However, in practice, often a part sale may occur at one time and some other time down the track, the other part is contributed, or vice versa, and therefore a mismatch in value can easily occur. So a mismatch in value is likely to arise as invariably the sale and contribution do not occur at the same time.

Now reverting back to the facts in John’s example above and assuming that John’s SMSF recorded the correct market value for the contribution of $250,000 but the fund only paid $200,000 for the 50% T-i-C interest under the contract of sale, then the ATO view is that all income remains tainted as NALI given its comments at [30] of LCR 2021/2 as:

[30]    A consequence of the [NALE] provisions applying to the purchase of either all, or a part, of the asset is that all of the income derived from that asset will be NALI, including any capital gains from the disposal of the asset.

The ATO view results in 100% of the rental and 100% of any net capital gain on a future CGT event being NALI.

As noted above, we do not agree with the ATO’s view on this point as each T-i-C interest should be accorded its separate and distinct treatment for CGT purposes. The current ATO view appears to be based on the idea that once the SMSF acquires both interests, the ‘merger’ of those interests results in the whole asset being acquired for less than market value.

In this current example, the purchase cost was $200,000 and the contribution in specie of $250,000 has resulted in the property being acquired for $450,000 overall when its market value is $500,000. However, the application of the market value substitution rule results in the property having a cost base of $500,000. Thus, we query why the entire property should be tainted when the contribution is recorded at market value.

What if the sale is at market value but the contribution is undervalued?

If we now assume that John’s SMSF paid the correct market value for the 50% T-i-C interest purchased and undervalued the 50% T-i-C in specie contribution, then it would appear that NALI would not apply as the ATO would merely treat John as having an additional $50,000 contribution as an NCC (which may give rise to excess contribution issues).

However, given the ATO has only issued the DC in draft for consultation and given that LCR 2021/2 has only recently been finalised, SMSF trustees should seek advice before making any decision based on these ATO materials as numerous superannuation and industry bodies are still seeking to clarify a number of important ramifications arising from the ATO’s recent views.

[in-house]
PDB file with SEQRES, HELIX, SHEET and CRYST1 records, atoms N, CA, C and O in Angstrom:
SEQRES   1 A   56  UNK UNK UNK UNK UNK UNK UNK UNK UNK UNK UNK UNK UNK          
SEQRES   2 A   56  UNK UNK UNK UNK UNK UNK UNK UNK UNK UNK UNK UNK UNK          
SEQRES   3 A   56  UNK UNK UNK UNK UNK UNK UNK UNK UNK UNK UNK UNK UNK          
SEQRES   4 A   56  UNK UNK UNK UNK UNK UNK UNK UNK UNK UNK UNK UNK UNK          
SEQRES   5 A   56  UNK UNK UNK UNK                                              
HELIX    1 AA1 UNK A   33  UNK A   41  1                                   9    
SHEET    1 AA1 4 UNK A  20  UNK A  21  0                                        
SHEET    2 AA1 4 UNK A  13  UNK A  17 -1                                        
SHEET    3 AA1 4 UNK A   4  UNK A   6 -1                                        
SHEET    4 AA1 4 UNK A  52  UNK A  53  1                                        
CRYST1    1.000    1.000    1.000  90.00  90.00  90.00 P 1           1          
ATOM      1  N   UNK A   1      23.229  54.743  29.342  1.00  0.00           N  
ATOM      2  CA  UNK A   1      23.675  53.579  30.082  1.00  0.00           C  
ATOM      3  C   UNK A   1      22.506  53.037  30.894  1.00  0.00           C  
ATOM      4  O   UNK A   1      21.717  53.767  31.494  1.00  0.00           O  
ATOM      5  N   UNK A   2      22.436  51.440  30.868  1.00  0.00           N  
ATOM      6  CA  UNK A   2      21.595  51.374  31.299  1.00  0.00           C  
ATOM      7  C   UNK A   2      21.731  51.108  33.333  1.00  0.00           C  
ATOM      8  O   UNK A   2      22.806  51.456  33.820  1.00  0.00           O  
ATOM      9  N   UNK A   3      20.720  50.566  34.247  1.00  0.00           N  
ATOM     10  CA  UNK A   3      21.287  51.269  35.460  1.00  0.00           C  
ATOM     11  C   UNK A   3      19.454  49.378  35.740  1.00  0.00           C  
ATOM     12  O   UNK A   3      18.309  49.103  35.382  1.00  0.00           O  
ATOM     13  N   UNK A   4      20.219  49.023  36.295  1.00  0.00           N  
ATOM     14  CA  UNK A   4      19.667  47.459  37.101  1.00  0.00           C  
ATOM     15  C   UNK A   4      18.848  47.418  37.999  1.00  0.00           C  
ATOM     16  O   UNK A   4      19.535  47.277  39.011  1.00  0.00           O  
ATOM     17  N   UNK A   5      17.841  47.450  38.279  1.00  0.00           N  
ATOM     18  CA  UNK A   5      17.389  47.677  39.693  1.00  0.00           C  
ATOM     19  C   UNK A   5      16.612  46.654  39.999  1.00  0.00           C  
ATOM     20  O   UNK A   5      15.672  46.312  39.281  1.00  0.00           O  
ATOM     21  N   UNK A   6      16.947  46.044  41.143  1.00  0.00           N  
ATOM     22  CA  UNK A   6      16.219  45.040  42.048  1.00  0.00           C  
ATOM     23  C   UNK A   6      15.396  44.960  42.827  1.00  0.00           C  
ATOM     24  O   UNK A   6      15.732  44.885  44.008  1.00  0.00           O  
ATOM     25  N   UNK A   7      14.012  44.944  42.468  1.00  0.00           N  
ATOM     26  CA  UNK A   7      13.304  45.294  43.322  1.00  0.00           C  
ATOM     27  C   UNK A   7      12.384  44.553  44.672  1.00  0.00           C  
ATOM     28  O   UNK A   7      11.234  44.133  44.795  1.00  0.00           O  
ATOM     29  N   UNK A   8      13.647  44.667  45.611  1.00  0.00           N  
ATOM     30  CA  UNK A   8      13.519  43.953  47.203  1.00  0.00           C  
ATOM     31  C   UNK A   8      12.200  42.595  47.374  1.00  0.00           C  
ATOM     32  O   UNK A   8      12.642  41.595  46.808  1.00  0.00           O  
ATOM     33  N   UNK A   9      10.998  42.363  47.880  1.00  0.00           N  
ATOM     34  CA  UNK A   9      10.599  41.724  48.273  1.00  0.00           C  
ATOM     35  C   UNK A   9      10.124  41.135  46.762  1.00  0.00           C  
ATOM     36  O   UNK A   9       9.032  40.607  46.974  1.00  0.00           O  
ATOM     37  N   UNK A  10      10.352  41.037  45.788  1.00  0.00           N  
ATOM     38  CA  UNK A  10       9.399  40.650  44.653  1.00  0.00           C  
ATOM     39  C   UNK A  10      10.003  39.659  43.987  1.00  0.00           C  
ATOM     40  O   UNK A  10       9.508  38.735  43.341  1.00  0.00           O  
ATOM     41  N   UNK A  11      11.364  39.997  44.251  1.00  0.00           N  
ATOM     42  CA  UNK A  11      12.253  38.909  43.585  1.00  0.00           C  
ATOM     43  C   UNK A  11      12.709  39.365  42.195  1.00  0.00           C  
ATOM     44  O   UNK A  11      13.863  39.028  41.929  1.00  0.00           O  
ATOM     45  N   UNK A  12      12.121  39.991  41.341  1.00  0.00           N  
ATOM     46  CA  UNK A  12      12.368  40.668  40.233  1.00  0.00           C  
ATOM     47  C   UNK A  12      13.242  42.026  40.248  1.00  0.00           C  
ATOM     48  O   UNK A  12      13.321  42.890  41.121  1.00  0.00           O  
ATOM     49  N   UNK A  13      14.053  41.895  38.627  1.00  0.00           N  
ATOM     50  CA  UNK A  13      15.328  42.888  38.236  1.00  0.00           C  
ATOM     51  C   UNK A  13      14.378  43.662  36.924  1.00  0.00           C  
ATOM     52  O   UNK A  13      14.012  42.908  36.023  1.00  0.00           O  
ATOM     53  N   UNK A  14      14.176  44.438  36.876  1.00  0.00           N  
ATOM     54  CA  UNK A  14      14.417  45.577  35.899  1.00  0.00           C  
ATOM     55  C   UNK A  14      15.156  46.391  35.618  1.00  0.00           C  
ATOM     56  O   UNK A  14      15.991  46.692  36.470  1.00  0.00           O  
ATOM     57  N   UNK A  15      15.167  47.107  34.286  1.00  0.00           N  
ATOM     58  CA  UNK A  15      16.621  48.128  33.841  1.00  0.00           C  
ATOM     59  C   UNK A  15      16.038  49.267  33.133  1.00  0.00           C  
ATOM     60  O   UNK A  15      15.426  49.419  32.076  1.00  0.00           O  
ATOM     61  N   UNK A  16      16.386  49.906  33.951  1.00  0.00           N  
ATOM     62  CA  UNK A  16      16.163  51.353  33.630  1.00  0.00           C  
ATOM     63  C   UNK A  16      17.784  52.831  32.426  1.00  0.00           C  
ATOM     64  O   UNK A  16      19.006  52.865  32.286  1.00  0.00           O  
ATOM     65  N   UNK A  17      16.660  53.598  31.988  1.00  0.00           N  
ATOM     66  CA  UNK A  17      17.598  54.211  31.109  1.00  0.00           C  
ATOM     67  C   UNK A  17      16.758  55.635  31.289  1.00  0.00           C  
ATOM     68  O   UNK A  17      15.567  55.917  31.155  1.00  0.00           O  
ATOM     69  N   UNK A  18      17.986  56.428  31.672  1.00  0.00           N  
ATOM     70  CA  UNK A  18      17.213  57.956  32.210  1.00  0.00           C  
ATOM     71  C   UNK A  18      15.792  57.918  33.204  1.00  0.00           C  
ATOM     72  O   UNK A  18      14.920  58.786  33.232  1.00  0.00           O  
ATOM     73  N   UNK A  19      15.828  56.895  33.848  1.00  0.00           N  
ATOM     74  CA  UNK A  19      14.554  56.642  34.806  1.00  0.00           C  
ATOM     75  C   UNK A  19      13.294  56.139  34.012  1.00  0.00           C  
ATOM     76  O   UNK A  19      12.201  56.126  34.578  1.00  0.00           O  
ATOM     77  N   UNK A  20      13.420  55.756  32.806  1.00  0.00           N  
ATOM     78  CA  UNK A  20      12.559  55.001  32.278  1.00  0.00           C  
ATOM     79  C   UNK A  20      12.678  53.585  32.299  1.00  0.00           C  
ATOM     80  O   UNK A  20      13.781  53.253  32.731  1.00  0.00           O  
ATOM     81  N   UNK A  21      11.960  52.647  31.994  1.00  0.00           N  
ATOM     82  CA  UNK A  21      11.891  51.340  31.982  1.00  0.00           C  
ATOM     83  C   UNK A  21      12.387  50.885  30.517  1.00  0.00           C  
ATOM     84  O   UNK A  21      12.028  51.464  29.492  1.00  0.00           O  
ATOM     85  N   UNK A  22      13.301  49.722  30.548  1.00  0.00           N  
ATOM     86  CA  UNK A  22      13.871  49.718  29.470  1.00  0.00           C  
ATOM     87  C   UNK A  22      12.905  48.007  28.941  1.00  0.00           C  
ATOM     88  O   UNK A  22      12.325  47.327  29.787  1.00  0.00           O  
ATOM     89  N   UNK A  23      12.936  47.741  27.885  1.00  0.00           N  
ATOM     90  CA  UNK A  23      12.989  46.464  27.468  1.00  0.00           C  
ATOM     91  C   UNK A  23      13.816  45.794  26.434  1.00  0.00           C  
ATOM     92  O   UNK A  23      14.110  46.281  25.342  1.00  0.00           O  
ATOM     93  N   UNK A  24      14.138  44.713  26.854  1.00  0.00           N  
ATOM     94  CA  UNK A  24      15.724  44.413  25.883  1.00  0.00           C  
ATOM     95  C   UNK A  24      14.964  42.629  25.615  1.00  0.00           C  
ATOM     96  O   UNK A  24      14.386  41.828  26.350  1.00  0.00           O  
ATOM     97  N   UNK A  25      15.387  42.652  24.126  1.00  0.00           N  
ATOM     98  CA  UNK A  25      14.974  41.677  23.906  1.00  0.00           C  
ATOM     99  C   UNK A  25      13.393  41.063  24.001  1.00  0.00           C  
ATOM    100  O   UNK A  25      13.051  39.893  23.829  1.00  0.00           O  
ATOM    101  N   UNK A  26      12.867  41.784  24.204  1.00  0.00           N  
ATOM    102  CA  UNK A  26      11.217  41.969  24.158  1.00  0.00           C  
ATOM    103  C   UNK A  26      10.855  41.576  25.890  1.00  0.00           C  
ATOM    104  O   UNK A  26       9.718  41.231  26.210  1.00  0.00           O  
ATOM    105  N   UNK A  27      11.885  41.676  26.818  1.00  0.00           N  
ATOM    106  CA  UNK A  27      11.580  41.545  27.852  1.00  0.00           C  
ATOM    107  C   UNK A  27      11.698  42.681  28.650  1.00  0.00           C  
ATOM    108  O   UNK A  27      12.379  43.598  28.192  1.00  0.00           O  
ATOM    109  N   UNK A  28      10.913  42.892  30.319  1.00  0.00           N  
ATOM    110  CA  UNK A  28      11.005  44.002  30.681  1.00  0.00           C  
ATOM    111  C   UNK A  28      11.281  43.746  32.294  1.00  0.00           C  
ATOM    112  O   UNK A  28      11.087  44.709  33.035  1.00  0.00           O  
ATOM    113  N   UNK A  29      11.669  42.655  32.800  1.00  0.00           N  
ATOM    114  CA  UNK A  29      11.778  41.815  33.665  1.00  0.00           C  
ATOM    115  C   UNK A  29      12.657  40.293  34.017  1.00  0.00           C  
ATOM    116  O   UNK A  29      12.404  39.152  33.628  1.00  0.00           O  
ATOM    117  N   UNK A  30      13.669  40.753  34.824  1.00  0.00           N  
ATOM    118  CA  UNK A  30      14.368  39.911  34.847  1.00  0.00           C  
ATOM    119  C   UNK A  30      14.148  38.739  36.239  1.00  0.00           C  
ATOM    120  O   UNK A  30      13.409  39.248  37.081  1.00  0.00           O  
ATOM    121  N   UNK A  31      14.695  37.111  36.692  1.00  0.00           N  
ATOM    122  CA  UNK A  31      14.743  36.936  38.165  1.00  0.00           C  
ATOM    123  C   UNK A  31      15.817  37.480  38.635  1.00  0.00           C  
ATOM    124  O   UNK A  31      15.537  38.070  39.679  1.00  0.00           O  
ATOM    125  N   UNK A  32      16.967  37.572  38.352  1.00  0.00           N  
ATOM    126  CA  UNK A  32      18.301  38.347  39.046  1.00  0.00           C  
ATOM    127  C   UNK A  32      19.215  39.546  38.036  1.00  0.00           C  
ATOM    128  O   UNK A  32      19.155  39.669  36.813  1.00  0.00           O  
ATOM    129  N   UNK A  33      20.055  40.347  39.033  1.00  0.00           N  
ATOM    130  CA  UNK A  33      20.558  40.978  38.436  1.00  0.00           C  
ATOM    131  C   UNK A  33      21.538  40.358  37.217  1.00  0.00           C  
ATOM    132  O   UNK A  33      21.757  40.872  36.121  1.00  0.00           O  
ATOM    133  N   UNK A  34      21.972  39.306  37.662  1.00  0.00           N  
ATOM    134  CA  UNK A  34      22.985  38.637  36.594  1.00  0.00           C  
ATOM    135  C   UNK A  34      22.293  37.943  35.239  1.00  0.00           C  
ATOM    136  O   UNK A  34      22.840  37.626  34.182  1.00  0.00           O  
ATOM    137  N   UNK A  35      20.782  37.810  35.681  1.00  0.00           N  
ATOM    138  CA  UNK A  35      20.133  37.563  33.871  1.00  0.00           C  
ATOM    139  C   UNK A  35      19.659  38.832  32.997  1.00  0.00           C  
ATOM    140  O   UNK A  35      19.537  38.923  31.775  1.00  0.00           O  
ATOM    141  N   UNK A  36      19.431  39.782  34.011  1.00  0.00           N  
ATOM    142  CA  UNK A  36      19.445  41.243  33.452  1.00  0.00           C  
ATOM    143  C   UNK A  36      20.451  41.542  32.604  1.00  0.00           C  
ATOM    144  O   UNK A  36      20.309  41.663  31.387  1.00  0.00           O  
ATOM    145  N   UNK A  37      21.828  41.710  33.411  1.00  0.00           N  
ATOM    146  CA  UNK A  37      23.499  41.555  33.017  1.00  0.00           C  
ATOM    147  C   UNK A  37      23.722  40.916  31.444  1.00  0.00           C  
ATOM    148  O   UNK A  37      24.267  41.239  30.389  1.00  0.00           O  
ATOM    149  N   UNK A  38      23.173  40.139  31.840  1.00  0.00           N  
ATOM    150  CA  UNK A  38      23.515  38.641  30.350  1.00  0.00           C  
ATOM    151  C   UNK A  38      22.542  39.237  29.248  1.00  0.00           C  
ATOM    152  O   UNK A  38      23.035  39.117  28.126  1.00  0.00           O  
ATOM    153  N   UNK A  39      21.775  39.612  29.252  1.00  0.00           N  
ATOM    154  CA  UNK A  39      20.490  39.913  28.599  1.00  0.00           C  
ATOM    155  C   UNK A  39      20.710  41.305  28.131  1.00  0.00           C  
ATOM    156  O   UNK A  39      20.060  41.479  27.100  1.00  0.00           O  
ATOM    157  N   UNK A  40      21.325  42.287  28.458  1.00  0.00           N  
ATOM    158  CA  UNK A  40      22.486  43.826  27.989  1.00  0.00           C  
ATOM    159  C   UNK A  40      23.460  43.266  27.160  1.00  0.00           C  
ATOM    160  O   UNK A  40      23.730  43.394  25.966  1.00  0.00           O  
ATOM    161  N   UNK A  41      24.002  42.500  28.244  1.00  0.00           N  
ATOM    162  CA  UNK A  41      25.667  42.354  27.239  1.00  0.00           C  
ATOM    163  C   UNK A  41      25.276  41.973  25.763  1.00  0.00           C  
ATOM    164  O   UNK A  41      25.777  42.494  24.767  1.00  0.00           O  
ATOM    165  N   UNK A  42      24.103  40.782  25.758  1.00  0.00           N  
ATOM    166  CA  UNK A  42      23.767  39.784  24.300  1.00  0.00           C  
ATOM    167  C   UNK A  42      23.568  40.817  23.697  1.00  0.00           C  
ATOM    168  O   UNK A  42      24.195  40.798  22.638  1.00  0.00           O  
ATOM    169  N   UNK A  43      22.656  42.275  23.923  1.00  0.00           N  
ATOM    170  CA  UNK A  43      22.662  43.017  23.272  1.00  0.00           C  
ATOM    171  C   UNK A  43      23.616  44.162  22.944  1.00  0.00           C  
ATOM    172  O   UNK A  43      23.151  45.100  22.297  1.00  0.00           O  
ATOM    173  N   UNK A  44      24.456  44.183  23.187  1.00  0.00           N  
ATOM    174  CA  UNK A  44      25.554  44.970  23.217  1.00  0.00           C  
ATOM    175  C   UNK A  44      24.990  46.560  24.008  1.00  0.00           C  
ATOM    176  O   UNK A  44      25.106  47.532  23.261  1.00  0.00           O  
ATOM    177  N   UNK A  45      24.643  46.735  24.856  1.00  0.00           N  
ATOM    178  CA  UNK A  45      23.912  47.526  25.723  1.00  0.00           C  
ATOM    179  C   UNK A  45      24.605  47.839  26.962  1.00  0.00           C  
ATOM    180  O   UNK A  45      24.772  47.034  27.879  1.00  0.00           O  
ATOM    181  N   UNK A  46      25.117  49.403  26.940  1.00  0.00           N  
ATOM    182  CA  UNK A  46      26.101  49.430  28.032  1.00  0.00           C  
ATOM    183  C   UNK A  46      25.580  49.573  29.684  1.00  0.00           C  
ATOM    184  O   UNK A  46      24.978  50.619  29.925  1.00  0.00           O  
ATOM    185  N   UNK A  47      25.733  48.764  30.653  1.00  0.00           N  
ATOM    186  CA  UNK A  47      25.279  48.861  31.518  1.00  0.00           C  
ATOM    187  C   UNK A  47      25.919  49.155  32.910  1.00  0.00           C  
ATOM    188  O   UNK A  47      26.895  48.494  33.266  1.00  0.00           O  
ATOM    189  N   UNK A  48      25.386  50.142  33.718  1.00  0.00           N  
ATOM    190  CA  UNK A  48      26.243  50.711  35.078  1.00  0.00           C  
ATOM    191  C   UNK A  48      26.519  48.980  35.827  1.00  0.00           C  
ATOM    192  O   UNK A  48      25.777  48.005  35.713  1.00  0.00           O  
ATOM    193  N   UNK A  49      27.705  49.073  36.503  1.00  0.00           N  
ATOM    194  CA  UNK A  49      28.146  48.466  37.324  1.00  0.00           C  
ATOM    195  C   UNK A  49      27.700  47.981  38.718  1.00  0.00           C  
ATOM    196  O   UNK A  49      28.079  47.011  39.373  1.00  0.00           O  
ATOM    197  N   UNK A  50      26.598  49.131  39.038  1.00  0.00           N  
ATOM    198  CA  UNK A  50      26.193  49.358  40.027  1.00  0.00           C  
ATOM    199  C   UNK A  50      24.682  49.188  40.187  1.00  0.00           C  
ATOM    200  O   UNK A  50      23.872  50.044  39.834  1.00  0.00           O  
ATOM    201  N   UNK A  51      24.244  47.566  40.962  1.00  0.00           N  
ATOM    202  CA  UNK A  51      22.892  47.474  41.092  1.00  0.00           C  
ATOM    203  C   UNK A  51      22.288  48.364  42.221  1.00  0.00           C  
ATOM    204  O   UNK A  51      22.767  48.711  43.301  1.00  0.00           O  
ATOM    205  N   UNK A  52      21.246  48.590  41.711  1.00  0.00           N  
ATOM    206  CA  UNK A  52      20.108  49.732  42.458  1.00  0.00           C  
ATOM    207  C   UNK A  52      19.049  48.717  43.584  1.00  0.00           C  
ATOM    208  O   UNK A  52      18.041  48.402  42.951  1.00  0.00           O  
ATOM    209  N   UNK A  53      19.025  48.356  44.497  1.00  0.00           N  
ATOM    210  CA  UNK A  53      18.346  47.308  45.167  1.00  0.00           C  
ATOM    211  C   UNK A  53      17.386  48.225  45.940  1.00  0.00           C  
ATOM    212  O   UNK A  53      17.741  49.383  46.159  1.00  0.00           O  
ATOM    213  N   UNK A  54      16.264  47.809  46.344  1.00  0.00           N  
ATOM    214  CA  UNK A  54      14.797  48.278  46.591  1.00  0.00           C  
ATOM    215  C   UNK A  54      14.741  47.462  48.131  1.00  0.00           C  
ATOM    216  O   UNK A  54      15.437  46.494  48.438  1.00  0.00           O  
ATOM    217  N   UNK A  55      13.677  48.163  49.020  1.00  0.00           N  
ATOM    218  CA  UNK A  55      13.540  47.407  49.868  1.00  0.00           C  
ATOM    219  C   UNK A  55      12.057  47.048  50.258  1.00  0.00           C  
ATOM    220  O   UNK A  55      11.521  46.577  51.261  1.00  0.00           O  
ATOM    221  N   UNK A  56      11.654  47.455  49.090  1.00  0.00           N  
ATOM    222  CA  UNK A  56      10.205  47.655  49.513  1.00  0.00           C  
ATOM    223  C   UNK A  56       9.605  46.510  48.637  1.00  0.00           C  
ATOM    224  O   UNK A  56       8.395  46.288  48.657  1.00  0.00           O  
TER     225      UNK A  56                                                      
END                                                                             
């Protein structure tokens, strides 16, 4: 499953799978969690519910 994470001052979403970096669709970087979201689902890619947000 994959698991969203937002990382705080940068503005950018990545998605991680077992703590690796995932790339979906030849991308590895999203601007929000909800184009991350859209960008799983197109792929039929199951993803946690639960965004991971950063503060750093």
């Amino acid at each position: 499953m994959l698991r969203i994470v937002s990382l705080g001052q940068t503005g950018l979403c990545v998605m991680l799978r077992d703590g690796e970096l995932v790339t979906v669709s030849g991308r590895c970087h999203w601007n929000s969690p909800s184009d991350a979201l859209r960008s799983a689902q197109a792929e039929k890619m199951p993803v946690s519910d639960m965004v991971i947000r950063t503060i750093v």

For example, an expense payment on behalf of a superannuation fund has been treated as a contribution since TR 2010/1 was originally issued. However, since a fund would not be paying such an expense (either in full or part) an expense payment on behalf of a fund would also appear to be NALE. However, there is no ATO guidance on this point and there is no tie breaker to prevent double counting.

Also, when a superannuation fund is set up, often the costs of the SMSF deed and corporate trustee are not paid by the fund. Similarly, there appears to be a NALE risk with this practice and clarification from the ATO is needed.

Make sure sale contracts specifies what part(s) are being purchased

Until we get further clarification (hopefully in the form of legislative clarification), the practical take away from the above is to ensure that where part of an interest in an asset is being purchased, the sale contract should specify the part that is being acquired. This allows the remaining part of the asset to be treated as a contribution.

Note that where assets such as shares in a company or units in a unit trust are being purchased by an SMSF to the extent this is permitted under s 66 of the Superannuation Industry (Supervision) Act 1993 (Cth), the specific number of shares or units or the specific identification number or serial number to these shares or units should be specified so that there is a clear division between what is covered by the contract of sale and what might be covered as an in specie contribution.

Conclusions

The changes above represent a significant change to the traditional approach to contributions. As can be seen from looking at the above examples, the ATO’s views about the division and interaction between NALE and contributions leaves a number of important issues to be determined and clarified although we note that the revised the DC is yet to be finalised.

Advisers need to be alert to the current uncertainty and seek advice wherever there is any doubt.

By Shaun Backhaus, Senior Associate (This email address is being protected from spambots. You need JavaScript enabled to view it. and Daniel Butler, Director (This email address is being protected from spambots. You need JavaScript enabled to view it.), DBA Lawyers

What’s the dividing line between NALI and a contribution?
daniel butler shaun backhaus smsf